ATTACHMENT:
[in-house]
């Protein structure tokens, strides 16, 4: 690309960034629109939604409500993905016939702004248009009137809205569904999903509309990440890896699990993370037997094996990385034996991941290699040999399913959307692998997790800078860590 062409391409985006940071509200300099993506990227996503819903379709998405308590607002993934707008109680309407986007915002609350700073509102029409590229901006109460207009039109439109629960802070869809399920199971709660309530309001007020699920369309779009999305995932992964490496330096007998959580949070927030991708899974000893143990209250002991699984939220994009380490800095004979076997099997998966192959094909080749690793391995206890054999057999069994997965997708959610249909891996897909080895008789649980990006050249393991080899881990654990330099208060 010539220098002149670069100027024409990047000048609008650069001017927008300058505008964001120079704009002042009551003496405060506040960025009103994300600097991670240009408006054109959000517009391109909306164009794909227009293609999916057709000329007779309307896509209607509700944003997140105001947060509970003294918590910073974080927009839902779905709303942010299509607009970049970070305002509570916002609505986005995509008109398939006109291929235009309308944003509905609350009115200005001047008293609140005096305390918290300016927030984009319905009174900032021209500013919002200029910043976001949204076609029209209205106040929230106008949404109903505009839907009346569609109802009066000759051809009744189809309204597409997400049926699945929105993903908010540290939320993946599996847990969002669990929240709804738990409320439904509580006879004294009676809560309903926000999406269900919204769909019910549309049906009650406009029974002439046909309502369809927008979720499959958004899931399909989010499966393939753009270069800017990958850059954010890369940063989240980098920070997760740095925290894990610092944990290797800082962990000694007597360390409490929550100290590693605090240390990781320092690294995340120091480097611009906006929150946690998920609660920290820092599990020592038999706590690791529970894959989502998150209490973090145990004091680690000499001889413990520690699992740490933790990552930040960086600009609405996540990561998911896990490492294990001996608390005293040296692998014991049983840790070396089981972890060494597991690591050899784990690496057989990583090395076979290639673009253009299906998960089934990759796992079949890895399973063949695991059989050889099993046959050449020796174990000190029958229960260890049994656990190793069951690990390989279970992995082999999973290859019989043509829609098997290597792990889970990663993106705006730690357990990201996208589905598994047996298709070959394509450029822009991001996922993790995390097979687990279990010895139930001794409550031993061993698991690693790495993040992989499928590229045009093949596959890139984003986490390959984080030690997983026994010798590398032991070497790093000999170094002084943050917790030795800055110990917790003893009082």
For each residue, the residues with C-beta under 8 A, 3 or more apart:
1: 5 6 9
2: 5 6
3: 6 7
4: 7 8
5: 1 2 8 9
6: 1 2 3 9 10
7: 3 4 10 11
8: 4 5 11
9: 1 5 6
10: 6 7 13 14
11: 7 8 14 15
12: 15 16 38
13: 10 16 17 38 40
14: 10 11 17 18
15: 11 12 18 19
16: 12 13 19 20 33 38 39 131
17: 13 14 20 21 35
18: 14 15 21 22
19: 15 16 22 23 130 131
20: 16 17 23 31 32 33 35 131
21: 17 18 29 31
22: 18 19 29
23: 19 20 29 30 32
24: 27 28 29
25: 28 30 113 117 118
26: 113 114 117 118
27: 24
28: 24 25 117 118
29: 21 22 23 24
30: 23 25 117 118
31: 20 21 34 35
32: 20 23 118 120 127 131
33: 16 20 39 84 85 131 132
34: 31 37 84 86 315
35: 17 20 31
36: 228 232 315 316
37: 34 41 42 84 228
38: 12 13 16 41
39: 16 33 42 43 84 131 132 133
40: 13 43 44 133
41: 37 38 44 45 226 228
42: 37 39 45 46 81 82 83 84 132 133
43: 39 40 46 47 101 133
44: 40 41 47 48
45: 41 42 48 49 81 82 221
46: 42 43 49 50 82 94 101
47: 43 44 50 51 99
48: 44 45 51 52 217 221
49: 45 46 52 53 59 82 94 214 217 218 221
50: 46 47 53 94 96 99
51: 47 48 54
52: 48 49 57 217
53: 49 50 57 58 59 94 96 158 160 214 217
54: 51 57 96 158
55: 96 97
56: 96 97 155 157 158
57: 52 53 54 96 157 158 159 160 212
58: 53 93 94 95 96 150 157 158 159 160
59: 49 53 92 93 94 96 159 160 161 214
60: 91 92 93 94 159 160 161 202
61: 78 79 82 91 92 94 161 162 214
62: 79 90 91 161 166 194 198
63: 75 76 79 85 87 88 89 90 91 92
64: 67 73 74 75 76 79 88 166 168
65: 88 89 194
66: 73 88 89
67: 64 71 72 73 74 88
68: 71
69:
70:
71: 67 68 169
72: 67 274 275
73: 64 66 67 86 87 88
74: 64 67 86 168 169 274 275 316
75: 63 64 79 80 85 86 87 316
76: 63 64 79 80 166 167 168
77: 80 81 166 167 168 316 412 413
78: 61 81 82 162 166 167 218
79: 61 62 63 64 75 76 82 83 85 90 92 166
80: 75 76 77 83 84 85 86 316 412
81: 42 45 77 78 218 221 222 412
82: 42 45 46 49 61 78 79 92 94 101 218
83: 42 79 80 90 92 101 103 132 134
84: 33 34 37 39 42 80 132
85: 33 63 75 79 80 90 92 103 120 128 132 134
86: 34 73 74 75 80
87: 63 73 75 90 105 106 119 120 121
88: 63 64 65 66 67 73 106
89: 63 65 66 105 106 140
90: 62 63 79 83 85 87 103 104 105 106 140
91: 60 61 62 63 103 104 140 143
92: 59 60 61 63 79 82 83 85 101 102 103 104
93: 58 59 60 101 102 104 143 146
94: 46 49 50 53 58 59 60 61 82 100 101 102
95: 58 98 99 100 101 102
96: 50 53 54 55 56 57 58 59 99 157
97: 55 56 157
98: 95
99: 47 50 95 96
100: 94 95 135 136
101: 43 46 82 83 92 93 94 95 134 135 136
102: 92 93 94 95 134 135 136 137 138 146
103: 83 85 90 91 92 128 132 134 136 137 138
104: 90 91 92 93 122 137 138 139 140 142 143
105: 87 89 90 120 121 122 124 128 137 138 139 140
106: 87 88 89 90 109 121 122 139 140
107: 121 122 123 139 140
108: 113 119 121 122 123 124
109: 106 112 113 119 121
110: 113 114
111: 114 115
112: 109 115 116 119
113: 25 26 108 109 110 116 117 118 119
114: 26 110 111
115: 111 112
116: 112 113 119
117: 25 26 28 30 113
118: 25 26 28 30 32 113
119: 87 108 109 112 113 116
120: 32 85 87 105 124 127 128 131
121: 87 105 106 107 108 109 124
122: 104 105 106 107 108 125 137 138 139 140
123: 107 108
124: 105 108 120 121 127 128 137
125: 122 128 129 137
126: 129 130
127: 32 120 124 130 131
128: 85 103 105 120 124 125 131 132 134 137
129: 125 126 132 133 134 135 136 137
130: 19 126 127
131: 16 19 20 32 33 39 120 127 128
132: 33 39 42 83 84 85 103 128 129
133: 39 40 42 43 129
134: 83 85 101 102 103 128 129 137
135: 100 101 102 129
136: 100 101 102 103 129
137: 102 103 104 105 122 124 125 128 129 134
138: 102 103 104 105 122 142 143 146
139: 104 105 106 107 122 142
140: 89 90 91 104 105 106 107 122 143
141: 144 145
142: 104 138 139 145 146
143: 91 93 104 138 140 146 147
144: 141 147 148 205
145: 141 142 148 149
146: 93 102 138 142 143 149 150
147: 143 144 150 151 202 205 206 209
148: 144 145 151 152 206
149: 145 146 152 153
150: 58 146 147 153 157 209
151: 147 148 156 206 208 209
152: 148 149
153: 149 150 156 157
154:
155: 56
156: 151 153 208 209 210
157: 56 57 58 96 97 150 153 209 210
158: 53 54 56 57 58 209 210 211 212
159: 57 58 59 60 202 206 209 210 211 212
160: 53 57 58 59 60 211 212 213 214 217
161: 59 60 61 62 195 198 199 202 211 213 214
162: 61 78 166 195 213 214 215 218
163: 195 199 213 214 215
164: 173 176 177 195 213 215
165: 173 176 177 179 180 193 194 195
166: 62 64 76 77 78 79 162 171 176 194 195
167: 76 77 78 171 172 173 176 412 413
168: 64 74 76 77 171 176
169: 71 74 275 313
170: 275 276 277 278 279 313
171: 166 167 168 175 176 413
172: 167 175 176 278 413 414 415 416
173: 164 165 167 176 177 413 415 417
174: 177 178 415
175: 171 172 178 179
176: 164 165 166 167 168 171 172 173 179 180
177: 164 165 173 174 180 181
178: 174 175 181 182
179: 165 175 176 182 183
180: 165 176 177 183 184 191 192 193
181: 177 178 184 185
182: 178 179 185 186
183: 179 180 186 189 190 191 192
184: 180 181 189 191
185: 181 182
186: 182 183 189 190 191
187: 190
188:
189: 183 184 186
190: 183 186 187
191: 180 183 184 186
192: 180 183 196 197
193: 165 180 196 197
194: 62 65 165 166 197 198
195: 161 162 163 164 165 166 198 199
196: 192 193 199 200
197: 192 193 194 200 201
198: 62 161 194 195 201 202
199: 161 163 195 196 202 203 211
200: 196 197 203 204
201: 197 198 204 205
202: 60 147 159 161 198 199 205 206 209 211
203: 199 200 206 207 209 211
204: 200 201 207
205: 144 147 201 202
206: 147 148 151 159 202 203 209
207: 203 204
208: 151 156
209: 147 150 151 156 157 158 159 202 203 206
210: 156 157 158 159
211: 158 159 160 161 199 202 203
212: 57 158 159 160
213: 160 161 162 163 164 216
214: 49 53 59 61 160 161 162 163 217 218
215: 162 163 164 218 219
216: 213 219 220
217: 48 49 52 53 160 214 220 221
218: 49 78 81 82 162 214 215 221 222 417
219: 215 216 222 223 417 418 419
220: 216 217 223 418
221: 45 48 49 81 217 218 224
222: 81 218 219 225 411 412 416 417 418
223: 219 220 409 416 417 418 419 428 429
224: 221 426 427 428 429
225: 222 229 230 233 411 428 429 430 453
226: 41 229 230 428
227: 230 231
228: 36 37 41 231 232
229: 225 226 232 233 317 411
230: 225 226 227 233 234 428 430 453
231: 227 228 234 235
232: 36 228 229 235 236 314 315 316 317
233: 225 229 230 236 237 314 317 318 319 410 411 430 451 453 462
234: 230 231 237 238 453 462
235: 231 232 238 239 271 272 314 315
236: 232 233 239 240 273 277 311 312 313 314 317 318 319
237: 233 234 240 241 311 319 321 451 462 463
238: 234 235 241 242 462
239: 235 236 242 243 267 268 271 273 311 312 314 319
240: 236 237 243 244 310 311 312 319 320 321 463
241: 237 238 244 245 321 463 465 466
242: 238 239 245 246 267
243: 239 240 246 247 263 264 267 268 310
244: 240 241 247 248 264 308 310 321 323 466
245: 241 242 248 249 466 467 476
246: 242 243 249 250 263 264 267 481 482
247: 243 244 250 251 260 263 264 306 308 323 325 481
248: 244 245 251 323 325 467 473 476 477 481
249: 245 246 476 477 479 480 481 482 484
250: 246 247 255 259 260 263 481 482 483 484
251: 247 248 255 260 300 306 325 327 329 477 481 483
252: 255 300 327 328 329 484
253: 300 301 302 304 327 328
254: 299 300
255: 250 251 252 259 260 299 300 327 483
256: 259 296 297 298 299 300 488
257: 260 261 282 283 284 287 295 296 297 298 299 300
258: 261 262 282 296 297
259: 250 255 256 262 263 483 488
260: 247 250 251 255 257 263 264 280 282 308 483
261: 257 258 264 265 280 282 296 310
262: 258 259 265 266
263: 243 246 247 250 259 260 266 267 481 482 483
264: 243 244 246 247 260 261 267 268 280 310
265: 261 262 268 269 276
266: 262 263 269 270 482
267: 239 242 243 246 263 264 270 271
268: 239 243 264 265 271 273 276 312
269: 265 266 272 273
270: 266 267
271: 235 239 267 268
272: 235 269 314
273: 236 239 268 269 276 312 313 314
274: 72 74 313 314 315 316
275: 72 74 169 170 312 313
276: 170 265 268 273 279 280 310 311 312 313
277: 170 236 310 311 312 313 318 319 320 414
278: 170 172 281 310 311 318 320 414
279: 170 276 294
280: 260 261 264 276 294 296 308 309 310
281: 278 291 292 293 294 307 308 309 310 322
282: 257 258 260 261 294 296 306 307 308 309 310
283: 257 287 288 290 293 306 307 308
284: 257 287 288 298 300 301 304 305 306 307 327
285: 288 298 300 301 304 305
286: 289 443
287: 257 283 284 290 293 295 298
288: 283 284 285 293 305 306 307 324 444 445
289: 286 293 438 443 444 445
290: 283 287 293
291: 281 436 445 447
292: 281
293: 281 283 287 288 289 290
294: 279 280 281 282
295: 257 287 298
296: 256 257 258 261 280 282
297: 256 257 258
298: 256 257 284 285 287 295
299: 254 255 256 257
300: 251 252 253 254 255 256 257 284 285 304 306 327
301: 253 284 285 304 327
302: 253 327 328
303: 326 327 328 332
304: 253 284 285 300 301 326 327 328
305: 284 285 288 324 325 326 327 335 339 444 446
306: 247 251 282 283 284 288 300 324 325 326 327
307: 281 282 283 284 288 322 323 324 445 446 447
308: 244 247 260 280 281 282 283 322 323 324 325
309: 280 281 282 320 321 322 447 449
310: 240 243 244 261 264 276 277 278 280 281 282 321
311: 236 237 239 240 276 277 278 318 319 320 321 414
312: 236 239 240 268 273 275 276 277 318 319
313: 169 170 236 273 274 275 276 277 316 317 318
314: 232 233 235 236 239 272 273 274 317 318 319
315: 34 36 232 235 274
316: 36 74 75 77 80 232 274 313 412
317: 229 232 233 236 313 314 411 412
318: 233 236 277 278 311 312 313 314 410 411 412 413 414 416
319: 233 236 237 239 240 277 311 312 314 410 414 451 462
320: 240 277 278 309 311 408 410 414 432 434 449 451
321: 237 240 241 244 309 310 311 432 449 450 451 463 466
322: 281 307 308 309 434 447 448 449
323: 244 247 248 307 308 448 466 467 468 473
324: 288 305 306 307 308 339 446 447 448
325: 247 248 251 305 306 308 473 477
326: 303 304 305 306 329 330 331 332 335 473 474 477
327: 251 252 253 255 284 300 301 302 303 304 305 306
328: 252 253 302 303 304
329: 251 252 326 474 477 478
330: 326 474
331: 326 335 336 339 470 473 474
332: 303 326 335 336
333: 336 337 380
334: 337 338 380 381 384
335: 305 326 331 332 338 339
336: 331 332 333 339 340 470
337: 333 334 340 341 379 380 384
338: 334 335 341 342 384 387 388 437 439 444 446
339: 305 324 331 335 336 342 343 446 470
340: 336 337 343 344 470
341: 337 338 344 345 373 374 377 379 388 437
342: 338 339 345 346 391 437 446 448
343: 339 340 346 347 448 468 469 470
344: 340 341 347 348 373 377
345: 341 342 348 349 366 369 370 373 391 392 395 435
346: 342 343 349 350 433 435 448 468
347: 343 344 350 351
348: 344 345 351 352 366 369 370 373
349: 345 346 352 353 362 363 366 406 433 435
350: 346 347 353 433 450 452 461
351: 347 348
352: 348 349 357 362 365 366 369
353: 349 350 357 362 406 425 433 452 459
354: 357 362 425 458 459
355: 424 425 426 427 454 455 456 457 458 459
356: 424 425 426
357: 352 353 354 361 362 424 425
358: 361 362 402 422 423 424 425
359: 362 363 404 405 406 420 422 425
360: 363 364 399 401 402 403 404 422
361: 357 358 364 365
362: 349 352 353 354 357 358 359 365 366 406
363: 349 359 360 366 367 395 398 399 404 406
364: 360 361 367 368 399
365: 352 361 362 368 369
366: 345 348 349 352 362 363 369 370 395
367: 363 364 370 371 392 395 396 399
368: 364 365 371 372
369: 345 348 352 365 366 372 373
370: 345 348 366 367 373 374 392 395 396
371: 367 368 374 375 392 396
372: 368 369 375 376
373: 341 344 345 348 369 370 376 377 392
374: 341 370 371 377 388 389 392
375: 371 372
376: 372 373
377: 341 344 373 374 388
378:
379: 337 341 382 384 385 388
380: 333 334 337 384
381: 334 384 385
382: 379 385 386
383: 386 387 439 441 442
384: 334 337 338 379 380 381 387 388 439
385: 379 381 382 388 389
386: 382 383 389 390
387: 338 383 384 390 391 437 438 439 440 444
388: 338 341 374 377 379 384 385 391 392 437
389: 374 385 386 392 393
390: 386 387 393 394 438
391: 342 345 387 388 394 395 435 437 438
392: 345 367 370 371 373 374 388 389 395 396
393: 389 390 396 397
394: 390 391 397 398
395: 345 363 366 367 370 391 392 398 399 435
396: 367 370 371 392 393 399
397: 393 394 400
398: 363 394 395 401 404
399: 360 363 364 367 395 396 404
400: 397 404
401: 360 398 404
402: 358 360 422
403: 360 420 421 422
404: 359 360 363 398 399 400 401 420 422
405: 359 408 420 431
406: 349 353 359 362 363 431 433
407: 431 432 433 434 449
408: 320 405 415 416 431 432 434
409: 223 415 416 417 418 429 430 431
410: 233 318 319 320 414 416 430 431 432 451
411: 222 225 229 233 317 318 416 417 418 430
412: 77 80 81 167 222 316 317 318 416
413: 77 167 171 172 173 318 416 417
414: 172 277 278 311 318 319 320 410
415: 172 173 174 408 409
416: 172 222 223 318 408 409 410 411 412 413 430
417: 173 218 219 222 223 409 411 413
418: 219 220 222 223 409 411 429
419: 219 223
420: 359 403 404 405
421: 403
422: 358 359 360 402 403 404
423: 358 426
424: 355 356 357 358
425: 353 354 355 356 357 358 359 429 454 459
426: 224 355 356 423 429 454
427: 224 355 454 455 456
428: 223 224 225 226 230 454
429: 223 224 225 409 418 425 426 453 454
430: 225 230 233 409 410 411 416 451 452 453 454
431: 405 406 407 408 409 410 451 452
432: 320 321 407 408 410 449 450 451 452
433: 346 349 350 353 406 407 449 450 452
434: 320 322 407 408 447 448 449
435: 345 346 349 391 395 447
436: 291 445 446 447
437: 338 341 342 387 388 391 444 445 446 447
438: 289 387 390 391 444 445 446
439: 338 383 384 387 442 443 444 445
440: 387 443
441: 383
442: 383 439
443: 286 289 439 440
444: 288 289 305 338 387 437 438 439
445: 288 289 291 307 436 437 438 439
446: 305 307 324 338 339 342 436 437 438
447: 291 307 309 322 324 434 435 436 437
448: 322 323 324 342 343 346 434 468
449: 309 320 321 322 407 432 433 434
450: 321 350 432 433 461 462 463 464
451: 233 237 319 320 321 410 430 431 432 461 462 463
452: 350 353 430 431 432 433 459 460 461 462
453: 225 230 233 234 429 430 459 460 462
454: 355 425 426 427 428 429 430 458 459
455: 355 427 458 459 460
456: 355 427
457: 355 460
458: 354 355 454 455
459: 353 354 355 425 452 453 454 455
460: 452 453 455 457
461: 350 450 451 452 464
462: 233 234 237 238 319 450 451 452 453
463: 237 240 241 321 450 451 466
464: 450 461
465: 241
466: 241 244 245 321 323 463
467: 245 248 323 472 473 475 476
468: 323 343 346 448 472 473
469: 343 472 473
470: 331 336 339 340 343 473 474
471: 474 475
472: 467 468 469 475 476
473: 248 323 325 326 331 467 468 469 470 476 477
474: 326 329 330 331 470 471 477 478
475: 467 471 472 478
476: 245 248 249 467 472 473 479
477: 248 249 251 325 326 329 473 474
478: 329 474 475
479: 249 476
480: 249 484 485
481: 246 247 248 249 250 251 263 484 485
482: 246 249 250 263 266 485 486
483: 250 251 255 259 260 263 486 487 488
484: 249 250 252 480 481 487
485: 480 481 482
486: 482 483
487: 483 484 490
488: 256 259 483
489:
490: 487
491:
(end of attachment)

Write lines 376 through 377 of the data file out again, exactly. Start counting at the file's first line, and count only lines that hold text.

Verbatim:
373: 341 344 345 348 369 370 376 377 392
374: 341 370 371 377 388 389 392